Retired journalist Mike Gardner, who lives in Calasparra, Murcia, walked the Camino de Santiago, an 800-kilometre pilgrimage across the north of Spain. Mike, who is 68, was so moved by his experiences that he wrote a book called Miracles on the Camino, and the Costa Cálida Chronicle has been serialising his blogs, which were followed by thousands of fans across the word. Here, in his final blog, Mike finally arrives at the cathedral in Santiago.
I joined Dr Yasmin outside our albergue, high above the city and we began walking towards the cathedral spires, glimmering in the morning twilight. She told me about her father, who was also a doctor in Sao Paulo and her mother, who was a professional ballerina, long since retired. Yasmin planned to continue her tour of Europe before returning to Brazil where she will begin her training to specialise in the care of children. She said it would be several years; six I think.
I had a sadness inside me that I had lost touch with my ‘Russian son’ Kazim, whose phone was always malfunctioning and made him impossible to track down, but somehow I had a feeling my Camino might have one last gift for me, waiting in one of the holiest cities in the world. I had managed to communicate my whereabouts to his wife, Elizabeta, a few thousand miles away in Moscow. She had held a brief conversation with the Big Man to let him know where I was and what time I was expecting to arrive in the city. For some unspecified reason, he had fallen way behind me, but he had told Elizabeta to tell me that nothing was going to stop him meeting me in Santiago, alhough, according to my map, he would have to walk more than 50 kilometres the day before to catch me up.
After around an hour he was there and somehow I wasn’t surprised. I could see Kazim, with his blue bobble hat standing out sharply against the white stone walls. We embraced and kissed each other and shared our recent experience. Kazim is so charming and affectionate that crowds form around him – he draws people to him by the force of his personality – the Pied Piper from Moscow.
I took Kazim to a restaurant called Casa Paredes for breakfast, along a side street, 100 metres from the Praza de Obradoiro and the cathedral, which I still hadn’t seen. I wanted to be ready to take it all in and remember my feelings for the rest of my life. I tried to compose myself, but my emotions were all over the place. I had really made it! I was here! I could feel a joy inside me which I assume was some kind of sense of accomplishment, but it was accompanied by a sadness too and I was struggling to make sense of it all.
Kazim began chatting to a couple of pilgrims from Canada and I picked up a tourist leaflet full of information about the city and its remarkable cathedral, which contains the shrine of Saint James. There was a short biography of his life on Earth, which was written in a matter-of-fact style, with very polite terminology, as if the author was a mathematician describing a formula in detail, which was an undisputed, scientific fact – calculus perhaps. It made pleasant reading and there was a comfort in the writer’s absolute and unshakeable belief in the existence of God and it seemed to make my own pilgrimage more important and something to be proud of, way, way more than the mere physical challenge of walking almost the entire width of Spain.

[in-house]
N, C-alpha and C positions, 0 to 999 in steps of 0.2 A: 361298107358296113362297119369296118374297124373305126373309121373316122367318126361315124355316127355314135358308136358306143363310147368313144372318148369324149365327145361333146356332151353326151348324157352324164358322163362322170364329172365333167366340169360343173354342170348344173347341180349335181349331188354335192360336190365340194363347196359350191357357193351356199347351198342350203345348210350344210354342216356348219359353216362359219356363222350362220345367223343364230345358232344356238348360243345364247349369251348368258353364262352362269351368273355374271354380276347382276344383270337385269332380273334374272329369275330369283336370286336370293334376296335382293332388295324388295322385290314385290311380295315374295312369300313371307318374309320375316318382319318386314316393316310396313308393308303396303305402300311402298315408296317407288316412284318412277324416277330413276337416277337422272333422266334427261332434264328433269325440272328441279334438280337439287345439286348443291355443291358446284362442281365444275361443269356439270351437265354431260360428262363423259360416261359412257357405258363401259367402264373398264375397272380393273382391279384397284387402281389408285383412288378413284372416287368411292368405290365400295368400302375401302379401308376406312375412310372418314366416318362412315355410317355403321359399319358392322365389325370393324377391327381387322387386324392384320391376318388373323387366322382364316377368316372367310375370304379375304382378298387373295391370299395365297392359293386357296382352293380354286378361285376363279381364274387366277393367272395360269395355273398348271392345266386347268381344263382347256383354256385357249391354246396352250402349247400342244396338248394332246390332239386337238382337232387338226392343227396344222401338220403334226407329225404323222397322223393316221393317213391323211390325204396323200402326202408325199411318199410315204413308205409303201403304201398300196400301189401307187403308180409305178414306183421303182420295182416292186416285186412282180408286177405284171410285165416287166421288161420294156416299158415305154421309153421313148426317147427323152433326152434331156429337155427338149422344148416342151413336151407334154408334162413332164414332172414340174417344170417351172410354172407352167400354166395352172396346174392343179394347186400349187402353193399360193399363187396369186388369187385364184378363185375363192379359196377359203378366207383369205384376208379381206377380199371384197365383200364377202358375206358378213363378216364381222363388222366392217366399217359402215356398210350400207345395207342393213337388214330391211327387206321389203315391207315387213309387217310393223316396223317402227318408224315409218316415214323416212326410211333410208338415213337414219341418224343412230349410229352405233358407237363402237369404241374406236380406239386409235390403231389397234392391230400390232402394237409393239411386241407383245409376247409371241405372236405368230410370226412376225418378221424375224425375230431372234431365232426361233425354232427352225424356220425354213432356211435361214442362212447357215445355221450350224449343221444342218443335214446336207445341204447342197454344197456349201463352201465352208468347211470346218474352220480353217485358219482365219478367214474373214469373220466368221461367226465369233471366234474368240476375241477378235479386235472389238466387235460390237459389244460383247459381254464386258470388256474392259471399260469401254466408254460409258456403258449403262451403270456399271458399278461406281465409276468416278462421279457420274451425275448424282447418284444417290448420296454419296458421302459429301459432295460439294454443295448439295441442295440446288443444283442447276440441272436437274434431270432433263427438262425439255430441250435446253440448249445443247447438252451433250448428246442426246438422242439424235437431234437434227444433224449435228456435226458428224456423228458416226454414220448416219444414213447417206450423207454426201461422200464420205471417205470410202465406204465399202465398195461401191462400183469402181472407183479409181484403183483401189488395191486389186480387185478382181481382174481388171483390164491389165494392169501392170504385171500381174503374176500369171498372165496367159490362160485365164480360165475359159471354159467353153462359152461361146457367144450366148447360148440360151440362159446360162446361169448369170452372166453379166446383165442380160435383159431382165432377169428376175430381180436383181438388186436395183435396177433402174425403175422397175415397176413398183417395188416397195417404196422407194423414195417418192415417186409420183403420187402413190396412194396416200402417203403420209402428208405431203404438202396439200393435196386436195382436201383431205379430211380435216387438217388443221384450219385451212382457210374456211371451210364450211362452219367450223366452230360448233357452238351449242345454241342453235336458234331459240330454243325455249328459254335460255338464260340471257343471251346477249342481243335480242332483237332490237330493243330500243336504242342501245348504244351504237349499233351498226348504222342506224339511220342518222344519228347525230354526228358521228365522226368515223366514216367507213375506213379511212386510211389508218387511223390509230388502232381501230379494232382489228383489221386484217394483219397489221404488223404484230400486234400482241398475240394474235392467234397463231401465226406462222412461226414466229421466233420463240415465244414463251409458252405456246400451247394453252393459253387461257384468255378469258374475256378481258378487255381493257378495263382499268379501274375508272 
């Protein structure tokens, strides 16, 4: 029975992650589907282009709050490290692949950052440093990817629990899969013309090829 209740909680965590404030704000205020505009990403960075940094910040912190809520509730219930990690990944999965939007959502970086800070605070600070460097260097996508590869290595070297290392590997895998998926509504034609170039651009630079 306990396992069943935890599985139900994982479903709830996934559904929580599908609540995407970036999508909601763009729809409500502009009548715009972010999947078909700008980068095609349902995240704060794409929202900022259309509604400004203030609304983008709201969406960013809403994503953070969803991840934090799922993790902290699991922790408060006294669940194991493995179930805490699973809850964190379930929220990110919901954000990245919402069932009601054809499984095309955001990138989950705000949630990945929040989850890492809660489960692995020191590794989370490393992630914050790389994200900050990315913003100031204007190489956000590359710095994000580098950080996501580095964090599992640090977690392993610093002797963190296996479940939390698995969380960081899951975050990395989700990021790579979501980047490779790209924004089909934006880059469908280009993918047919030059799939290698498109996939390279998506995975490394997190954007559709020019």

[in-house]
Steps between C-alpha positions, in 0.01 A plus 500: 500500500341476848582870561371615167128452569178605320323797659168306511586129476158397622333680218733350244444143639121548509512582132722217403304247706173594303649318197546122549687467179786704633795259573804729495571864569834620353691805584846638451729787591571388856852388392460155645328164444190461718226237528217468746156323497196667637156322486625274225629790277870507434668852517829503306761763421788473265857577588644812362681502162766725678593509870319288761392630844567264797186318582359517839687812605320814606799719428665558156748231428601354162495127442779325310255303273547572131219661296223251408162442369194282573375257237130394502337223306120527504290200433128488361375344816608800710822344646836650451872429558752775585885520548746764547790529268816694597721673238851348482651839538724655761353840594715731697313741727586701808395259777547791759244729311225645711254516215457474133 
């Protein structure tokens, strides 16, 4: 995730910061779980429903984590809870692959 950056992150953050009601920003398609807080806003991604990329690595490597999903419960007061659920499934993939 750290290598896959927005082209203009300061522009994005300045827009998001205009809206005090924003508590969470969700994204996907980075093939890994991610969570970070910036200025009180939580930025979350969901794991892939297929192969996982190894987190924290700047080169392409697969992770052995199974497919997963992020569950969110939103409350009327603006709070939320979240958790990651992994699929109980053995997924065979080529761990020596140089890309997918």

The story immediately takes a sharp twist towards the supernatural, involving the arrival of Saint James’ body at Padrón on the coast of Galicia, closely followed by various relics on some kind of small boat, which was spectacularly unseaworthy. The difficulty didn’t end there. The vessel was handicapped by some kind of malfunctioning rudder, but each time it was drawn off course by currents, strong winds, storms, high waves and violent downpours, the boat was saved by a series of miraculous happenings which included, but not exclusively, the intervention of angels with great powers.
Unless you are a devout Christian you might find this hard to believe, but the author seemed to know what he was talking about and the boat arrived safely with its priceless relics fully intact, somewhere near Iria Flavia. A suitably well-hidden cave was located nearby where the relics were placed before eventually being transported to Compostela. Phew! Quite a story!
I started to take notes and photos so I wouldn’t forget anything, but that plan was soon abandoned. I lost count after 20 pilgrims and before this day was over it could be as high as 50; perhaps more. There were so many people all embracing me in our shared moment of triumph; our 800-kilometre pilgrimage which we all doubted we could complete – but we have.
Now there are certain things pilgrims are expected to do in Santiago and the most important is to attend mass at noon. I read in the guidebook that the cathedral seats more than a thousand people, but there were so many pilgrims standing, there must have been a congregation of more than 2,000 worshippers.
I didn’t see Kazim or Victoria again, but he had told me that he was planning to begin his journey to Finesterre tonight. Kazim is a man who hates plans and schedules and arrangements and patterns in his life – the word spontaneous was invented to describe him. I went to bed thinking of Kazim and I was about to post this account of one of the greatest days in my life, when my iPhone alerted me that I had received a message; one final gift from the Camino and I know my life will never be the same.
The message from Kazim said: “I took a stone from the ground when we were walking together. This is our stone; yours and mine. And I’ll throw it from the end of the Earth to the ocean on your behalf! Bless you.”
Miracles on the Camino by Mike Gardner can be downloaded directly onto your Kindle, mobile, tablet or computer from Amazon books for 4.32€. It has 173 pages and more than 80 pictures. It is also available as a hardback and can be delivered to your house in Spain.